29
January
2020
|
09:33 PM
America/New_York

Ancient skulls tell new story about our first settlers

Early North Americans much more diverse than previously believed

An analysis of four ancient skulls found in Mexico suggests that the first humans to settle in North America were more biologically diverse than scientists had previously believed.

The skulls were from individuals who lived 9,000 to 13,000 years ago, in the late Pleistocene and early Holocene eras.

These findings complicate the story accepted until now, based on ancient skeletons analyzed from South America, which suggested the first settlers in the Americas were very similar, said Mark Hubbe, co-lead author of the study and professor of anthropology at The Ohio State University.

Mark Hubbe“The first Americans were much more complex, much more diverse than we thought,” Hubbe said.

“We have always talked about the settlement of the Americas as if North America and South America were the same. But they are different continents with different stories of how they were settled.”

Hubbe led the work with Alejandro Terrazas Mata of the Universidad Nacional Autónoma de México in Mexico. Their work was published today (Jan. 29, 2020) in PLOS ONE.

Archaeologists discovered the four skulls between 2008 and 2015 in submerged caves in the state of Quintana Roo, Mexico. At the time the four people were living, the caves were above sea level.

The skulls were analyzed with a CT scan, which combines data from several X-rays to build a 3D image of each skull.

The four skulls analyzed in this study. Photos: Alejandro Terrazas MataThe researchers analyzed the scans for specific landmarks on each skull and measured their positions on a 3D grid. They then compared the position of the coordinates with skulls from reference populations from all over the world to determine which populations the skulls most resembled.

The oldest skull showed strong similarities to North American arctic populations, while the second-oldest skull was consistent with modern European populations. The third skull showed affinities with Asian and Native American groups and the fourth had affinities with arctic populations in addition to having some modern South American features.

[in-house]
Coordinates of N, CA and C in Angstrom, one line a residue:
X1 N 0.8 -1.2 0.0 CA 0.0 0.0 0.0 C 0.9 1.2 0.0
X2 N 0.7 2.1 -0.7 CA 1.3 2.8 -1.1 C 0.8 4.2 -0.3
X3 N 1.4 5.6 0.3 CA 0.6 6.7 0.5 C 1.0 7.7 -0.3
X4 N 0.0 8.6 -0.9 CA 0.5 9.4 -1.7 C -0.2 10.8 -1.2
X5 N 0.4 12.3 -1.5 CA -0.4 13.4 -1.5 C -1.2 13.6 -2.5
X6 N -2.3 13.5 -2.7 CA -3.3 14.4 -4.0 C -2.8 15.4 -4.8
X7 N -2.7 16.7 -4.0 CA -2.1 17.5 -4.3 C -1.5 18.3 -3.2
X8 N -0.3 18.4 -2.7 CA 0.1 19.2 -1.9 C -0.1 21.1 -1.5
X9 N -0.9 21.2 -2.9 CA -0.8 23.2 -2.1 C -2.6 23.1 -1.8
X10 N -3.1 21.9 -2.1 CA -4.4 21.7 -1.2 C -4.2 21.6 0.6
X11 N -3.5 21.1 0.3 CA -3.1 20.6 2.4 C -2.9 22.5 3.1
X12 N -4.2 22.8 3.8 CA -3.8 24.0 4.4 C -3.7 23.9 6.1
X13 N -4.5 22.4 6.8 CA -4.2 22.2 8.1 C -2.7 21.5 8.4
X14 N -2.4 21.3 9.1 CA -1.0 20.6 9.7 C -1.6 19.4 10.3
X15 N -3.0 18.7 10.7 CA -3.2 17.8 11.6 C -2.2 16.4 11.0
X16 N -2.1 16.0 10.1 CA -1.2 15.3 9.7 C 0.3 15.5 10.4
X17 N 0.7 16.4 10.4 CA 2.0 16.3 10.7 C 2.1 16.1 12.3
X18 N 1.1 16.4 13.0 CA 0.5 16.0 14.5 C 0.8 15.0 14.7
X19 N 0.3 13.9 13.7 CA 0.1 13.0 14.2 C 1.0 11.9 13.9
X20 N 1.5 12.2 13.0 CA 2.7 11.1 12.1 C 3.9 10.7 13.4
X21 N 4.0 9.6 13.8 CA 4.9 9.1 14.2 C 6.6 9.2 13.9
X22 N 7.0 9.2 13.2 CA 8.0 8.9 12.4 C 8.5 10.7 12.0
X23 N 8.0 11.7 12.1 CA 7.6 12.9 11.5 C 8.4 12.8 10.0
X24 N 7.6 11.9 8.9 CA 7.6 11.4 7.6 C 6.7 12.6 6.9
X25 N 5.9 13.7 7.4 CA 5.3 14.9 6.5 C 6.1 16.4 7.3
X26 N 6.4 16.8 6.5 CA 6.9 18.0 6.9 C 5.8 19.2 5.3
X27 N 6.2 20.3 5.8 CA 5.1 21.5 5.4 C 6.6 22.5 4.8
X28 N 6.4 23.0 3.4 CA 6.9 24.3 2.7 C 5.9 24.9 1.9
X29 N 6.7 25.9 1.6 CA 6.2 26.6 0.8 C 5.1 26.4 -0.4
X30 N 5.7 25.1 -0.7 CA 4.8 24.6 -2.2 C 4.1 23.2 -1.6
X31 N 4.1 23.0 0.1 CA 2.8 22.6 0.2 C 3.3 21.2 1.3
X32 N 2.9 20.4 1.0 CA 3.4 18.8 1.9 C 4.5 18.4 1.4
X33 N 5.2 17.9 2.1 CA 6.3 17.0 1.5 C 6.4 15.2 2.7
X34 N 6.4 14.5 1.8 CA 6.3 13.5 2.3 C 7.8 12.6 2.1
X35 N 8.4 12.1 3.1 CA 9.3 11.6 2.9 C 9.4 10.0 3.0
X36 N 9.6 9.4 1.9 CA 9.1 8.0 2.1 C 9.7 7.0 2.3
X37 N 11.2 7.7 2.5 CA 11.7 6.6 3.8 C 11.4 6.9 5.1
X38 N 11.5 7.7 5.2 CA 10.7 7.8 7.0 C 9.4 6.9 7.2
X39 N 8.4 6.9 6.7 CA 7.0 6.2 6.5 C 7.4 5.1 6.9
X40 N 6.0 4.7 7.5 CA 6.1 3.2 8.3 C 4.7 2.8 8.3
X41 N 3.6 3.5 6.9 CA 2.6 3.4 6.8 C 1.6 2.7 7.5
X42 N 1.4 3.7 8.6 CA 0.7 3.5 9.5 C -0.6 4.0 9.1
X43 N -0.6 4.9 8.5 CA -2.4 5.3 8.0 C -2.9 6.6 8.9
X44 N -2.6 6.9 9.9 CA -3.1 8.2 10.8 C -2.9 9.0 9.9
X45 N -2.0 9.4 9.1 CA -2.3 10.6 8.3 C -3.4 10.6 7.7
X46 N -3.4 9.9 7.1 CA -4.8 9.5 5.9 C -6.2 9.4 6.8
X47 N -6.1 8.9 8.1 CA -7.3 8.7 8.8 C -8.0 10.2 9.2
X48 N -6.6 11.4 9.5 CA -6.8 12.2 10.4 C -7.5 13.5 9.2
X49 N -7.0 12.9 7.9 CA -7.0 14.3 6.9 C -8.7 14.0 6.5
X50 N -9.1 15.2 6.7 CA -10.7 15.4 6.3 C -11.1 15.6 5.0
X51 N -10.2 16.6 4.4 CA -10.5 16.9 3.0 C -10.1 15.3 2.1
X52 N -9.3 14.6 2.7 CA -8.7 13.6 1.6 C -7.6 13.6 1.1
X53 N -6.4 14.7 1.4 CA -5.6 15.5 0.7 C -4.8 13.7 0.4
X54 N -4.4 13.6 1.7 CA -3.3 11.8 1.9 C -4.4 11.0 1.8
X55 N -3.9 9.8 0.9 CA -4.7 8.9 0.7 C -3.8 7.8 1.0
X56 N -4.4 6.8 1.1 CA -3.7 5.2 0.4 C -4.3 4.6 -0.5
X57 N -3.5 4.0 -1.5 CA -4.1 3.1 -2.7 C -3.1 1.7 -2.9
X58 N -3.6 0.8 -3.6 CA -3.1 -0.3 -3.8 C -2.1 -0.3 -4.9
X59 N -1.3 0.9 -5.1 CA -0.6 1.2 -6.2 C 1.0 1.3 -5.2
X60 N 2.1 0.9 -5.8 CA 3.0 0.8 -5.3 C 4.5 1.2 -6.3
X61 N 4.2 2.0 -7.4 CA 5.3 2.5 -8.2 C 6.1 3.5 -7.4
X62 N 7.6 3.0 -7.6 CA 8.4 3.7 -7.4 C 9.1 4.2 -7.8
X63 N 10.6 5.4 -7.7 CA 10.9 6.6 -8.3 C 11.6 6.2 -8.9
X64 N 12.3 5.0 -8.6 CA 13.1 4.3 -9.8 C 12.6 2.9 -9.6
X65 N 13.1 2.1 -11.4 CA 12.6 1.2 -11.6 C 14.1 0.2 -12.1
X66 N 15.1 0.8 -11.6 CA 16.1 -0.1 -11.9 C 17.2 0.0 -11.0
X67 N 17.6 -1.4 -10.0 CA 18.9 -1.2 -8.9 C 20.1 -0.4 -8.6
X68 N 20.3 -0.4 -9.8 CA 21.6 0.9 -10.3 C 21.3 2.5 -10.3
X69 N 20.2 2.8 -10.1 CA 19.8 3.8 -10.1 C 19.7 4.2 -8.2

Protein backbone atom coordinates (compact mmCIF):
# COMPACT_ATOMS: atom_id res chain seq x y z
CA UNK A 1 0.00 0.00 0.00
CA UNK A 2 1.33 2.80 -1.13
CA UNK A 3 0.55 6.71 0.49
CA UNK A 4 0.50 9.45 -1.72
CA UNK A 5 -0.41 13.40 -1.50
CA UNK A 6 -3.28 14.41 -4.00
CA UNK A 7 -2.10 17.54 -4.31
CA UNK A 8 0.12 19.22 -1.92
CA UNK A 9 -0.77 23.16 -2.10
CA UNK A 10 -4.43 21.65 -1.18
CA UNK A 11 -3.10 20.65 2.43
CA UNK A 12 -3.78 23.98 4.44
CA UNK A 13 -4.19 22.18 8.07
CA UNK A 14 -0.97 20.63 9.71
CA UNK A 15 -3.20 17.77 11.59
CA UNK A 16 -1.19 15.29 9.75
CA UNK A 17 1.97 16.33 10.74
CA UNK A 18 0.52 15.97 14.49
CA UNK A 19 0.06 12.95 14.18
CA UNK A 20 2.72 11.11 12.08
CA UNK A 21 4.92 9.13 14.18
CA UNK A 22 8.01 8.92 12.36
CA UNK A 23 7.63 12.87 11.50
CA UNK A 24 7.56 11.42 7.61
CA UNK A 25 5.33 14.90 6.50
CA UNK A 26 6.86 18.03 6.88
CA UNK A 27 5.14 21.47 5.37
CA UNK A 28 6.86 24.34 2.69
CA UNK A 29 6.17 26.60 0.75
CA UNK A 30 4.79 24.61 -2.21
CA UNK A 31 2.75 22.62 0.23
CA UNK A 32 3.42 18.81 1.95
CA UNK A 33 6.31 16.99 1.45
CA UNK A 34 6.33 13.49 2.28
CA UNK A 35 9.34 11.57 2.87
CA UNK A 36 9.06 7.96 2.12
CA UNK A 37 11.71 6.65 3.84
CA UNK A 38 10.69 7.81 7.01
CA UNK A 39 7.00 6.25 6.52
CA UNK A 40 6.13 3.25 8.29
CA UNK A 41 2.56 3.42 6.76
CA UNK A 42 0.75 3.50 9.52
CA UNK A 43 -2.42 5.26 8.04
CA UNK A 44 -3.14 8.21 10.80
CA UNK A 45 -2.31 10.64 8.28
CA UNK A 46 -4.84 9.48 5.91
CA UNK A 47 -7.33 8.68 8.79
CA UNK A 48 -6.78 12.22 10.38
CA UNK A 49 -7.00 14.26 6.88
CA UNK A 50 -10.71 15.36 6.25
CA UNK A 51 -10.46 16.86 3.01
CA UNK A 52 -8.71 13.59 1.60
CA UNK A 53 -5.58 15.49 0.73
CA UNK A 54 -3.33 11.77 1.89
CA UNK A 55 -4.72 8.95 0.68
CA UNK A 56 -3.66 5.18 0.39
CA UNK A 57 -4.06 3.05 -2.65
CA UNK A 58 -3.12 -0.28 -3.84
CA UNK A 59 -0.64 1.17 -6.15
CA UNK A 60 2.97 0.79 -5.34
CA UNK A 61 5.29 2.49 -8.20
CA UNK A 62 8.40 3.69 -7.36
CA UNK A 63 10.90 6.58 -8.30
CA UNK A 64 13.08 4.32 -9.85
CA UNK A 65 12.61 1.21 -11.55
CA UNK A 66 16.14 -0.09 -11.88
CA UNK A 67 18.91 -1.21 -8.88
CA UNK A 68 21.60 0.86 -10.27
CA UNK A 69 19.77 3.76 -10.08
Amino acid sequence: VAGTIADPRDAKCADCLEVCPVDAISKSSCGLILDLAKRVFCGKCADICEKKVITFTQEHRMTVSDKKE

These skulls are important because compared to South America, relatively few ancient skeletons have been found in North America, Hubbe said. Between 300 and 400 skeletons that are more than 8,000 years old have been found in South America, compared to fewer than 20 in North America.

“Not all the skulls we analyzed looked like the ones from South America. They are fairly distinct as far as the morphology,” he said.

The results suggest that the initial populations that ventured from Asia into North America had a high level of biological diversity, Hubbe said. For whatever reason, that diversity was reduced as humans dispersed into South America.

“We always assumed that what was happening in South America was true in North America. Now we need to revise that.

“We need to stop talking about the settlement of the Americas. We should talk about the settlement of North America and the settlement of South America as very different.”

Hubbe said the results also caution against trying to create overly simple narratives about human migration, especially in the Americas.

“Whatever we thought about the settlement of the Americas is probably not the whole story. We still have a lot to learn.”

Other co-authors of the study were Brianne Herrera, Martha E. Benavente Sanvicente, Arturo González González, Carmen Rojas Sandoval, Jerónimo Avilés Olguín, Eugenio Acevez Núñez and Noreen Von Cramon-Taubadel.

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